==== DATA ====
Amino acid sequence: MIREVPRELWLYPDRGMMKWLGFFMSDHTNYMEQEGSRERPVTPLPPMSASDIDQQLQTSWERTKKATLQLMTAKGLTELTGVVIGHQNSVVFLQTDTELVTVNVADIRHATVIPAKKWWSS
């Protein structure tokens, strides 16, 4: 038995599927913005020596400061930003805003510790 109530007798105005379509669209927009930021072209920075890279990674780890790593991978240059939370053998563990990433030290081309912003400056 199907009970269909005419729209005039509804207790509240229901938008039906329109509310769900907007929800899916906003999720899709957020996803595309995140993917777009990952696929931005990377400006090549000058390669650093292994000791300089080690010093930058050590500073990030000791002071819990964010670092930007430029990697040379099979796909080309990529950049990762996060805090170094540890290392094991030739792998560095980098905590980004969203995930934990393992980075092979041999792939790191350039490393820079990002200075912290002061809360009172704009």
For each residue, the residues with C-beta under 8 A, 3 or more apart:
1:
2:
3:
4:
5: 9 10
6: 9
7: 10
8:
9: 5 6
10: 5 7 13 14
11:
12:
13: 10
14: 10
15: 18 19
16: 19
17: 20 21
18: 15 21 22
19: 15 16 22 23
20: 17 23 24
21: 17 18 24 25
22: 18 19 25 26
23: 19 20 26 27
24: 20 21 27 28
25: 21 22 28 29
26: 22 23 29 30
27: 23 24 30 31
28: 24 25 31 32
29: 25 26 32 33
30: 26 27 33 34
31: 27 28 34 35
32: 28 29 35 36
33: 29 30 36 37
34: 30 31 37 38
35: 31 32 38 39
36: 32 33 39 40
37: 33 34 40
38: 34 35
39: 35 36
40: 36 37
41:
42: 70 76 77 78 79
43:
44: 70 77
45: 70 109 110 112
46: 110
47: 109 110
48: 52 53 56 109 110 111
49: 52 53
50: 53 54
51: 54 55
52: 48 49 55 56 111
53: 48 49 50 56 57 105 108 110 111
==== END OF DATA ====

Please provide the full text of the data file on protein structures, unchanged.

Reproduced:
Amino acid sequence: MIREVPRELWLYPDRGMMKWLGFFMSDHTNYMEQEGSRERPVTPLPPMSASDIDQQLQTSWERTKKATLQLMTAKGLTELTGVVIGHQNSVVFLQTDTELVTVNVADIRHATVIPAKKWWSS
């Protein structure tokens, strides 16, 4: 038995599927913005020596400061930003805003510790 109530007798105005379509669209927009930021072209920075890279990674780890790593991978240059939370053998563990990433030290081309912003400056 199907009970269909005419729209005039509804207790509240229901938008039906329109509310769900907007929800899916906003999720899709957020996803595309995140993917777009990952696929931005990377400006090549000058390669650093292994000791300089080690010093930058050590500073990030000791002071819990964010670092930007430029990697040379099979796909080309990529950049990762996060805090170094540890290392094991030739792998560095980098905590980004969203995930934990393992980075092979041999792939790191350039490393820079990002200075912290002061809360009172704009």
For each residue, the residues with C-beta under 8 A, 3 or more apart:
1:
2:
3:
4:
5: 9 10
6: 9
7: 10
8:
9: 5 6
10: 5 7 13 14
11:
12:
13: 10
14: 10
15: 18 19
16: 19
17: 20 21
18: 15 21 22
19: 15 16 22 23
20: 17 23 24
21: 17 18 24 25
22: 18 19 25 26
23: 19 20 26 27
24: 20 21 27 28
25: 21 22 28 29
26: 22 23 29 30
27: 23 24 30 31
28: 24 25 31 32
29: 25 26 32 33
30: 26 27 33 34
31: 27 28 34 35
32: 28 29 35 36
33: 29 30 36 37
34: 30 31 37 38
35: 31 32 38 39
36: 32 33 39 40
37: 33 34 40
38: 34 35
39: 35 36
40: 36 37
41:
42: 70 76 77 78 79
43:
44: 70 77
45: 70 109 110 112
46: 110
47: 109 110
48: 52 53 56 109 110 111
49: 52 53
50: 53 54
51: 54 55
52: 48 49 55 56 111
53: 48 49 50 56 57 105 108 110 111